Gathering the right evidence to inform a program’s success or failure is the cornerstone of any health program.
Despite the 6:30 a.m. reporting time, the field trip to Siriraj Hospital in Bangkok—part of the Second Global Forum on Human Resources for Health—turned out to be one of the best events of the week.
I want to write from Bangkok about why I am excited and hopeful about the future of the global health workforce.
CapacityPlus is developing a crowdsourcing application and exploring pilot sites in several countries. This will allow the general public with any mobile telephone—with simple SMS texting capability—to report on the presence or absence of health workers, patient waiting times, or other selected quality or productivity indicators at any given clinic at any point in time.
How does the global health workforce compare to diseases such as HIV & malaria, malnutrition, and access to clean water, as a public health concern?
Health workers in Ghana, Malawi, and other countries are using their phones to photograph physical symptoms. This is just one mHealth example.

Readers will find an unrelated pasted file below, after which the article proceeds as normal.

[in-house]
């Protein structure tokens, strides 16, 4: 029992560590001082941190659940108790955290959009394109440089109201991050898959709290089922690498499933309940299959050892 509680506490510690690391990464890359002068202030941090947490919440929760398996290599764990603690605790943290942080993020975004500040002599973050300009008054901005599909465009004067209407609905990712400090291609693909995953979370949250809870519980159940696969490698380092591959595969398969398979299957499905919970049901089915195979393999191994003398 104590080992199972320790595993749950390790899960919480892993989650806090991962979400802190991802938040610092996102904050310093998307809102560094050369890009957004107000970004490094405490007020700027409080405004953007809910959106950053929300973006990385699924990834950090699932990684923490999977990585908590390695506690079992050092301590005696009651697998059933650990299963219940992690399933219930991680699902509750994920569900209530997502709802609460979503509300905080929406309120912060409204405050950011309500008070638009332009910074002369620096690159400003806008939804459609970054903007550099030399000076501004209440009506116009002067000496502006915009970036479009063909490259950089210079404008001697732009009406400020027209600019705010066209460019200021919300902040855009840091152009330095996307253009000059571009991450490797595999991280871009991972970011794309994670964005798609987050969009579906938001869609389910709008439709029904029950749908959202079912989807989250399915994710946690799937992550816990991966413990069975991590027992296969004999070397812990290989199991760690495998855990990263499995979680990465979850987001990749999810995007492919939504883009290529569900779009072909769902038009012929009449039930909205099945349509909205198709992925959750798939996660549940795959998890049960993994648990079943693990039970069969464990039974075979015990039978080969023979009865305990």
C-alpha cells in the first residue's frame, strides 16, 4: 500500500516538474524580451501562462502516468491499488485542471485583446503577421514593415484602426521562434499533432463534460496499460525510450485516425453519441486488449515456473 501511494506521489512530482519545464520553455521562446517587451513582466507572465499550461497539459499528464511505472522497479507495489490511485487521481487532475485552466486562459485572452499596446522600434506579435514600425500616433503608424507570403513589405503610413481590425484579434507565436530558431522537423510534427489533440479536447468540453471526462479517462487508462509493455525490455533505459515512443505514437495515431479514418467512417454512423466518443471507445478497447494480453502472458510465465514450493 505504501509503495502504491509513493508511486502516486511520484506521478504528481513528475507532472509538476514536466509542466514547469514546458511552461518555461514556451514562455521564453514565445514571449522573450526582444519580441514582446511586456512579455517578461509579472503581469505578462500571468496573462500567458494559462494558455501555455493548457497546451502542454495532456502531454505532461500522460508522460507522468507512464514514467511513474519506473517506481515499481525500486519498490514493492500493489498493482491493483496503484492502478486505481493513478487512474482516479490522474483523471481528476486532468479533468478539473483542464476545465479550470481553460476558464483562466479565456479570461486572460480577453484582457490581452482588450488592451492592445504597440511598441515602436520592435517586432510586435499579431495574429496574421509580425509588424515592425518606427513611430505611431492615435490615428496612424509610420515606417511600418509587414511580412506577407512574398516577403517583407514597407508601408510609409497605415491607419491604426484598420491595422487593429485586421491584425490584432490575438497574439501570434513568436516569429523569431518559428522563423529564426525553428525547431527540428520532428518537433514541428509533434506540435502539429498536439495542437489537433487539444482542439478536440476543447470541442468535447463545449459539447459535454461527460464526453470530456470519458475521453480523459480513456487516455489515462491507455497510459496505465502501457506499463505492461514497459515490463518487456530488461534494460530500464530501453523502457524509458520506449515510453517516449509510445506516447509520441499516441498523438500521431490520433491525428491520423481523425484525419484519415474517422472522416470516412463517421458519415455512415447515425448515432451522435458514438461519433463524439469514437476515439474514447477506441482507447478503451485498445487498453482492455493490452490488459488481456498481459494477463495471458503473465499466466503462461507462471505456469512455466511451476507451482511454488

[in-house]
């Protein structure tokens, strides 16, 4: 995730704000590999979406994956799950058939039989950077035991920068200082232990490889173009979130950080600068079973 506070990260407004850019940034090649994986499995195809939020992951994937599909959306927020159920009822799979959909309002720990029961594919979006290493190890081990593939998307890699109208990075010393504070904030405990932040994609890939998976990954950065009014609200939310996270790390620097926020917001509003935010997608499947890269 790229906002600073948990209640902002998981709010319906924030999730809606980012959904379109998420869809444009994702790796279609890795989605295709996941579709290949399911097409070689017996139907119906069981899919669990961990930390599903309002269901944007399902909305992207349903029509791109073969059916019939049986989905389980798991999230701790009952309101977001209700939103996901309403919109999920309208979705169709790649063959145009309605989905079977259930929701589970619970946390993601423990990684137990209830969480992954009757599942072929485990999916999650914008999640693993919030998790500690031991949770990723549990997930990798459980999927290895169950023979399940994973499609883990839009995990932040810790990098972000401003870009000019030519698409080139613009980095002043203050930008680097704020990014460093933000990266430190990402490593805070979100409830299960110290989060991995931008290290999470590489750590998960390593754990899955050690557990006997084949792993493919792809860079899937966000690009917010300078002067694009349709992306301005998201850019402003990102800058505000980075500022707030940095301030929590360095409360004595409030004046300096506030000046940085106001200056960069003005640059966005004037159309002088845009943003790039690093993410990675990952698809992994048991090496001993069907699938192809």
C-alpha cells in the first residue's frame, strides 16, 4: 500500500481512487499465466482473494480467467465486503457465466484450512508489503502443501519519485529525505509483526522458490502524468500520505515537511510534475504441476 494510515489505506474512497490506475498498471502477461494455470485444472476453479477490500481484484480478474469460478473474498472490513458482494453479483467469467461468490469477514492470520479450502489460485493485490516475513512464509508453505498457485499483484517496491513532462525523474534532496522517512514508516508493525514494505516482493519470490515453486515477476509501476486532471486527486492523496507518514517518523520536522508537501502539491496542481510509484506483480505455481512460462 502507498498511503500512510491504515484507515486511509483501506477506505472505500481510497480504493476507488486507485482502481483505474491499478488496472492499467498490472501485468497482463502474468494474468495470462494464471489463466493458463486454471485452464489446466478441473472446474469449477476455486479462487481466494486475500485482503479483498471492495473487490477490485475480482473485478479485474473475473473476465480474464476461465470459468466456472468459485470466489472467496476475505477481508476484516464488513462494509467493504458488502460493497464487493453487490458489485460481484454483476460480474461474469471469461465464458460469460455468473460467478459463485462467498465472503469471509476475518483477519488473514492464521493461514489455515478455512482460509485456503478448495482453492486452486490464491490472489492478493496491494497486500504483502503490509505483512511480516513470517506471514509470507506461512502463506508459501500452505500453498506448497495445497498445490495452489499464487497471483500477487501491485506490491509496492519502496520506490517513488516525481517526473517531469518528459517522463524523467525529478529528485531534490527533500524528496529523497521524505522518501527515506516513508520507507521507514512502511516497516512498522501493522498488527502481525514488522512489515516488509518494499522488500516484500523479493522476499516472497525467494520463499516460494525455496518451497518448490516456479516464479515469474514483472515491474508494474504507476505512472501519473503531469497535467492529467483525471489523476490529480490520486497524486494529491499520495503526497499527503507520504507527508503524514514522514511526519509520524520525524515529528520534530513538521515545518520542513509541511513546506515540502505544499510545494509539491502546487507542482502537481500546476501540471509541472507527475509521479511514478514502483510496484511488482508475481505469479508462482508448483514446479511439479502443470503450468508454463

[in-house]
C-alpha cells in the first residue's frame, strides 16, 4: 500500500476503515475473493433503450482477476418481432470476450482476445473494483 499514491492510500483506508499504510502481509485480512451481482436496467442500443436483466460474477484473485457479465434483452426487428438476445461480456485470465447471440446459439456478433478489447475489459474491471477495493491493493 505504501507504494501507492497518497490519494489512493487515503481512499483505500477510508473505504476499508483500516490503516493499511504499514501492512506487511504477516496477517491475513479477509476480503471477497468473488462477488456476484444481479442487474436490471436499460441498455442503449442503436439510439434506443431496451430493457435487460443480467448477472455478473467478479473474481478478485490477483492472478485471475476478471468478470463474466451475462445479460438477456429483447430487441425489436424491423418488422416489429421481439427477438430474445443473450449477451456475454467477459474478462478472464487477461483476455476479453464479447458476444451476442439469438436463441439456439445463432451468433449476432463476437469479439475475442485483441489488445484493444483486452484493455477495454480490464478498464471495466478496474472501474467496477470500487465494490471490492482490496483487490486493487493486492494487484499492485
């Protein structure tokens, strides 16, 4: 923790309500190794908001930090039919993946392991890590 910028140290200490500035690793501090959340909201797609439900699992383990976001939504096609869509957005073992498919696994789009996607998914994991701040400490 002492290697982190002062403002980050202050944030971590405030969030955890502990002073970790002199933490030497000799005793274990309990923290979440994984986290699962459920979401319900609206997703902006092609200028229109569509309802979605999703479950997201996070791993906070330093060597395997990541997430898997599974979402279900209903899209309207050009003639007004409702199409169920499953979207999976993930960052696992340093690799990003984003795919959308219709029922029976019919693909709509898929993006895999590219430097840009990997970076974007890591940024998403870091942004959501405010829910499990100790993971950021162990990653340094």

Part of my work here at IntraHealth is on a program in Ethiopia that aims to prevent HIV transmission from mother to child. One of the ways we do this is by encouraging women to deliver in a health facility where they can get prophylactic care to stop HIV transmission.
In Senegal, we're approaching violence against women and girls from a different angle.
We often talk about how countries grapple with the challenge of building and maintaining a health workforce that can deliver high-quality health services. In part, it’s a problem of too few health workers or a poor mix of the right skill sets or geographic distribution.
Reading Samuel Loewenberg’s article, “Ethiopia Struggles to Make Its Voice Heard,” I thought, finally, someone is speaking out about something too many of us remain silent on—the vast gap in some countries between actual needs and donors’ perceived priorities, particularly when it comes to HIV/AIDS funding.